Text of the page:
NQ judge: Police drug search at traffic stop unlawful

A large quantity of drugs found secreted down the pants of a North Queensland motorist stopped for driving a defective vehicle has been excluded as evidence at his trial by a judge who deemed a police search to be unlawful.

Cairns Supreme Court Justice Jim Henry last month ruled evidence relating to Jonathon Robert Aloia’s possession of 33.6 grams of the illicit drug MDMA – known colloquially as Ecstasy or Molly – at Innisfail be excluded from his proposed drug possession criminal trial.

Justice Henry said Aloia’s case was “very concerning” and highlighted the obligation of police to “obey the law” when conducting searches of people using “laws designed to protect citizens”.

The court was told Aloia was charged with possessing dangerous drugs in excess of two grams in the wake of a traffic stop about 9pm on 27 August 2020 during which he challenged a police constable about whether he had a warrant or legal right to search him.

Lawyers for Aloia applied for the exclusion of all the drug evidence at his trial on the grounds it had been unlawfully obtained – including an admission by Aloia he had earlier purchased the MDMA while in Tully, 53km south of Innisfail, for $1800.

Aloia was initially stopped by two officers tasked with a “to be on the lookout” direction for a Blue Holden Commodore which had been reported as having some major defects.


“It is not disputed the vehicle had some defects,” Justice Henry said. “Nor is it disputed police were entitled to intercept the vehicle to inspect it and to administer roadside alcohol and breath tests upon (Aloia).”

However, it was ensuing actions of police which the judge deemed unlawful.

While awaiting the results of Aloia’s drug test, one officer conducted a police database check which revealed “intelligence” and a “number of drug related occurrences” linked to the motorist.

Justice Henry said a police recording of the ensuing conversation between Aloia and an officer had been provided to the court.

Constable: Is there anything in the car that you shouldn’t have. Is there any drugs, weapons, money, anything like that?

Aloia: No.


Constable: I’m gonna detain you for a search of the vehicle. So I’ll just get you to jump out. Now before I do a search, what I’m gonna do is conduct a search of yourself as well.

Aloia: May I see a warrant, please?

The court was told the officer replied he didn’t need a warrant to conduct a search.

Aloia replied: I’m pretty sure you do.

Constable: No, I don’t, if I have a reasonable suspicion then I don’t need a search warrant.

In finding the search unlawful, Justice Henry said: “The bare fact (Aloia) had used illicit drugs in the past and was once caught in possession of illicit drugs did not provide reasonable grounds to suspect that he was in possession of something which may be an illicit drug then and there, at the scene of the vehicle intercept on the night in question.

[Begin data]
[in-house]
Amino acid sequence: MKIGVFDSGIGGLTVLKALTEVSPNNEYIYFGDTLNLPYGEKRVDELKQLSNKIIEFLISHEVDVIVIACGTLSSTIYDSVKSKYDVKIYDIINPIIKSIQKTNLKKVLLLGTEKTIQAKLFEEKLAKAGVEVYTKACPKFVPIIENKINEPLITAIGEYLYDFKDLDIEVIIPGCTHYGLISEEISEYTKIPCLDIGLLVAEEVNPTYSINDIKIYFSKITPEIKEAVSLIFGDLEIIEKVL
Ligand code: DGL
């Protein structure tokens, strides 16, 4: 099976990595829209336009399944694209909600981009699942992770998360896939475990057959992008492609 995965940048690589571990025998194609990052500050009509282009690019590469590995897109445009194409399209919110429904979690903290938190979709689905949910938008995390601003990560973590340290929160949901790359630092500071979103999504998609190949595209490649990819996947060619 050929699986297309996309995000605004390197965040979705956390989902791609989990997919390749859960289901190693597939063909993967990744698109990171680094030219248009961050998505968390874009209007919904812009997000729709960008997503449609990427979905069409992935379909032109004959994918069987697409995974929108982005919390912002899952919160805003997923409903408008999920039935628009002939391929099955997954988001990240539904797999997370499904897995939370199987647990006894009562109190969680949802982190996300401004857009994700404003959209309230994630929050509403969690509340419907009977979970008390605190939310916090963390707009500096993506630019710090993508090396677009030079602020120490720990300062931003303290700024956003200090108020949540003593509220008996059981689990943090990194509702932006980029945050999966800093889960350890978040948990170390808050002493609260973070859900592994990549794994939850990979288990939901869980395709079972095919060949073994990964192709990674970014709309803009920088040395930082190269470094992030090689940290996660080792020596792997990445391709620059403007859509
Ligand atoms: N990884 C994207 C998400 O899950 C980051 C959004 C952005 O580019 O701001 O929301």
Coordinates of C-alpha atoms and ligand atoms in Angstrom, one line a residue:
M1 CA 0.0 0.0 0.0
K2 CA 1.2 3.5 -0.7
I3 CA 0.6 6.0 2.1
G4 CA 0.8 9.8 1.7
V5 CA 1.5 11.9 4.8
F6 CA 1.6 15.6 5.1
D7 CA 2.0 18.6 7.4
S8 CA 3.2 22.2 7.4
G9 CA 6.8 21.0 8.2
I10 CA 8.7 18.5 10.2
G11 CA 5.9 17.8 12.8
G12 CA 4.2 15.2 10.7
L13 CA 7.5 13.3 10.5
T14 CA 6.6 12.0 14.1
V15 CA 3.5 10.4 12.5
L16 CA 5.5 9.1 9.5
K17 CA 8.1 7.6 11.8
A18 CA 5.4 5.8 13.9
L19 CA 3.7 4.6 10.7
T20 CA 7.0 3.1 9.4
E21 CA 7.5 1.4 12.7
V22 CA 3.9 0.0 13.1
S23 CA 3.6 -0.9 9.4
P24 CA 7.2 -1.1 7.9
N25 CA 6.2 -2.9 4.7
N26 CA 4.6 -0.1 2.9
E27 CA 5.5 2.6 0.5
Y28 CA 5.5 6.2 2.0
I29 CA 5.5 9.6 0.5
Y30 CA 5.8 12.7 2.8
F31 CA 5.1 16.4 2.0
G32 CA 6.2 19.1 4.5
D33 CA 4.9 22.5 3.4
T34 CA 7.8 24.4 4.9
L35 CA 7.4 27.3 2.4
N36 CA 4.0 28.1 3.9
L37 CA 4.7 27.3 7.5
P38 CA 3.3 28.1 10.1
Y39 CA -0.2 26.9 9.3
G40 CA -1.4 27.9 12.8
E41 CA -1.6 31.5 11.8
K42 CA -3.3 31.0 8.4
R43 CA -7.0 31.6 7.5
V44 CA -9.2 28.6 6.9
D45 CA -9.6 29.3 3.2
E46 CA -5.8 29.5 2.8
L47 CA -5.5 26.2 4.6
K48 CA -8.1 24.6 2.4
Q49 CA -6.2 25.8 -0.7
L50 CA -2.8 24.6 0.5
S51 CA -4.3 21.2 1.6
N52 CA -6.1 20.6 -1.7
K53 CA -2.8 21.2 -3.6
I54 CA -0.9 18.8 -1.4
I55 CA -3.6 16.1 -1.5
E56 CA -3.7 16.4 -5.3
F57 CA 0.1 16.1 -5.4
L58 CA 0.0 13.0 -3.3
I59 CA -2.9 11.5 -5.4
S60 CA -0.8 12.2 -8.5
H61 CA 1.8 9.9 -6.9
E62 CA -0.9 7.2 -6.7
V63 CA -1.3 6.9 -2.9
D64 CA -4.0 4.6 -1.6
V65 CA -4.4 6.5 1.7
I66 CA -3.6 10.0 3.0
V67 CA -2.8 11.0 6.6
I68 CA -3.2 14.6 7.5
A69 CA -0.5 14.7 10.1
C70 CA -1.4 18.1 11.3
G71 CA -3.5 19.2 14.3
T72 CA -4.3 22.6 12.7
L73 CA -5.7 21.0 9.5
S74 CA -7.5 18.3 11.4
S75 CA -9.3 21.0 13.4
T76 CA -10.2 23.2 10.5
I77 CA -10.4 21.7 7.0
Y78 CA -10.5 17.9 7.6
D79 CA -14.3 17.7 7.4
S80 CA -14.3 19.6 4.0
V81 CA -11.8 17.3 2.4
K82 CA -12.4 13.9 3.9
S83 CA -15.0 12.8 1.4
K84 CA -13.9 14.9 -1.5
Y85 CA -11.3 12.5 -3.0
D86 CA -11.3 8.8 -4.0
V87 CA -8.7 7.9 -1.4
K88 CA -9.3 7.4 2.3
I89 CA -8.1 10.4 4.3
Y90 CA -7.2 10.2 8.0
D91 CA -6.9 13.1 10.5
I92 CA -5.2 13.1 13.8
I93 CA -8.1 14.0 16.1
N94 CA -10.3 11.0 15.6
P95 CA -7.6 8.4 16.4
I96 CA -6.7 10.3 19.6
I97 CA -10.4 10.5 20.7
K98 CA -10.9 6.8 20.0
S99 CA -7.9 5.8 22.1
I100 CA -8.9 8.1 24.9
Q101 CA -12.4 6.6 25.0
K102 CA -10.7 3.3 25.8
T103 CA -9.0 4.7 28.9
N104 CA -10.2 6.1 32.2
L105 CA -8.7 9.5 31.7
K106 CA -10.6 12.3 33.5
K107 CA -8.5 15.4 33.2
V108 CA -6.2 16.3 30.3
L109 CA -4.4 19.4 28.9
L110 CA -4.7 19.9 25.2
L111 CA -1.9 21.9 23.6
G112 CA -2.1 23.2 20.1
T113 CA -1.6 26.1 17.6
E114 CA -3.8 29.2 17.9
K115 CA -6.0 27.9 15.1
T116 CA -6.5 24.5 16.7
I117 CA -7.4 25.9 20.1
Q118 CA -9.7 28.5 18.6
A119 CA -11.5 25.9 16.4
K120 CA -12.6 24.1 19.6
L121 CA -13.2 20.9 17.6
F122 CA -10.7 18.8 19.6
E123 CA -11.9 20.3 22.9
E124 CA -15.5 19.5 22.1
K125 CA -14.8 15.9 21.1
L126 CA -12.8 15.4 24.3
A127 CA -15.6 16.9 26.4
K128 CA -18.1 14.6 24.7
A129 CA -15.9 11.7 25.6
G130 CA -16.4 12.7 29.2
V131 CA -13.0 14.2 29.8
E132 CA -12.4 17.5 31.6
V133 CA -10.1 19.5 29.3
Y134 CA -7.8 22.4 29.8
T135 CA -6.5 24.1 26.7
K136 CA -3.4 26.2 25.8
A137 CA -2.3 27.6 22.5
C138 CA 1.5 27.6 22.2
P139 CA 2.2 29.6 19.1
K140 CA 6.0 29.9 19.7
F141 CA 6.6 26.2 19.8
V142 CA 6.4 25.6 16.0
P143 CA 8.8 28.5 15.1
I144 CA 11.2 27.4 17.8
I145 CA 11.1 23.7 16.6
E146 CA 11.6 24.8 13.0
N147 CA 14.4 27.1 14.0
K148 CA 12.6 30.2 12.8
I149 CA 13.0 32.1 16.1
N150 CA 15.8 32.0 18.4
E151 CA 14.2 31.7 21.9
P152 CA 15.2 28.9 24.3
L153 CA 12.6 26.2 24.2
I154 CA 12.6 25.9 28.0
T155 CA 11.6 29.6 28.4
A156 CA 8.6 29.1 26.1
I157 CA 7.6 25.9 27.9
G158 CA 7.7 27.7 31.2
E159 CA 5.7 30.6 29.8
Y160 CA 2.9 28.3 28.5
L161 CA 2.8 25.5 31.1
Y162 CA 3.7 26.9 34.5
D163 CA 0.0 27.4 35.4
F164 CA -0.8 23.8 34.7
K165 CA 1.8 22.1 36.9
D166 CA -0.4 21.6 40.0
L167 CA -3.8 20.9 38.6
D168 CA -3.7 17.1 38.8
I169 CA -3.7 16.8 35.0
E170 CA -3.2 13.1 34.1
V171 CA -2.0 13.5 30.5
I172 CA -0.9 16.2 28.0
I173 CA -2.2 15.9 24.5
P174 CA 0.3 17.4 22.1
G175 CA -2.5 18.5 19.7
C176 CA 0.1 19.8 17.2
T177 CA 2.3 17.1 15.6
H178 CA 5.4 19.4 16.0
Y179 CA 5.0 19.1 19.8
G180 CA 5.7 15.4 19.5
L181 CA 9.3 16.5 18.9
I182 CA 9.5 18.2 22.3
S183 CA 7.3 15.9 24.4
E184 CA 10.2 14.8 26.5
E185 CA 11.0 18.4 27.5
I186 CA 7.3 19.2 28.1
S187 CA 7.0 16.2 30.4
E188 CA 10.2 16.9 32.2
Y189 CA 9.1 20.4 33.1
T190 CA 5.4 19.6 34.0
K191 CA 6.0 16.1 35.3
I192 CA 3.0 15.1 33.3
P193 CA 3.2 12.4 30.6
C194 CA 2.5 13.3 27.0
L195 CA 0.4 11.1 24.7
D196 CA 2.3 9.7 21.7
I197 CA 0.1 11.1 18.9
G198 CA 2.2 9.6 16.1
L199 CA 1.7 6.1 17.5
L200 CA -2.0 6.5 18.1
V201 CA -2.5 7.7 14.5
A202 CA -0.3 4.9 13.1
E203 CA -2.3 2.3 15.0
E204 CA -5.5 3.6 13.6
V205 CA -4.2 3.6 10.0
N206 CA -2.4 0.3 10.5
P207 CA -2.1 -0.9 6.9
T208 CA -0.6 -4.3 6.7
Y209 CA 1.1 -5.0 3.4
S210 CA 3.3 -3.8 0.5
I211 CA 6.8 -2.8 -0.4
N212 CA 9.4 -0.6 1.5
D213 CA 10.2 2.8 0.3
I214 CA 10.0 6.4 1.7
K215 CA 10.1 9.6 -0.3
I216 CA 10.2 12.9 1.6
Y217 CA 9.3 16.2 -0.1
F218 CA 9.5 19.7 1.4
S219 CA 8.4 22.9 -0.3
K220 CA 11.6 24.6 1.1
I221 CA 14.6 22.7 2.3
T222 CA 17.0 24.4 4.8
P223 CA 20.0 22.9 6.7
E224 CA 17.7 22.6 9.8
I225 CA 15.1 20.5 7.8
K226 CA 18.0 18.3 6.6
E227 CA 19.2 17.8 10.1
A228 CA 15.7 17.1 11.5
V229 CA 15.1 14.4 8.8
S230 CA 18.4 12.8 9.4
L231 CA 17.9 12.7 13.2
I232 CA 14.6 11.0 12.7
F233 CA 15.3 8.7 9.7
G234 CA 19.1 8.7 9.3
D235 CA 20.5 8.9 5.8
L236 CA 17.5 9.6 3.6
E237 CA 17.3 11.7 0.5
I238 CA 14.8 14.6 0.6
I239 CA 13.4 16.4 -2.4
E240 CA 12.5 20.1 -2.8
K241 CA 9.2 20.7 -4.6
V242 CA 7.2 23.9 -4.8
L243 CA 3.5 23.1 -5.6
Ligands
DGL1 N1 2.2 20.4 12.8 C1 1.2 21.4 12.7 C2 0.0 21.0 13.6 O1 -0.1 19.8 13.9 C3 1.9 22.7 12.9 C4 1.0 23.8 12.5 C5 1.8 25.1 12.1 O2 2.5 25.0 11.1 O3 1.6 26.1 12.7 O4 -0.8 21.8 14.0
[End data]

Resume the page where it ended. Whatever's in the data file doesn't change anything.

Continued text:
“There was nothing about the innocuous factual circumstances at the scene which could rationally have elevated the force of the police information to grounds that were reasonable in the circumstances for suspecting the applicant was then in possession of something that may be an unlawful drug.

“The requisite reasonable suspicion was not held. The search of the applicant was unlawful.

“I am prepared to accept the unlawfulness was not deliberate and was likely an ill-considered reaction to seeing the police database entry ‘Drug user – search at every opportunity’. Yet that feature of the case is also very concerning.

“Police in the field need to know an instruction of that kind in a police database does not negate their obligation to obey the law. It is critical to laws designed to protect citizens serving their purpose that police apply their independent minds in making an assessment which must be made by them, not by an entry in a database.

“In this case such an entry seems to have been so determinative that having seen it the officer did not even bother to wait for the outcome of the drug test he had administered.

“In my conclusion the undesirable effect of this court being seen as tolerating the circumstances prompting the unlawful search in this case materially outweighs the public interest in the conviction and punishment of (Aloia).”


In October 2021, Justice Henry made a similar ruling in a case involving teenager stopped and searched by police after he was seen walking quickly through the Cairns CBE at 1.50am on 2 July 2020.

Read the Aloia decision.

Read the QLS Proctor article from the October 2021 case.

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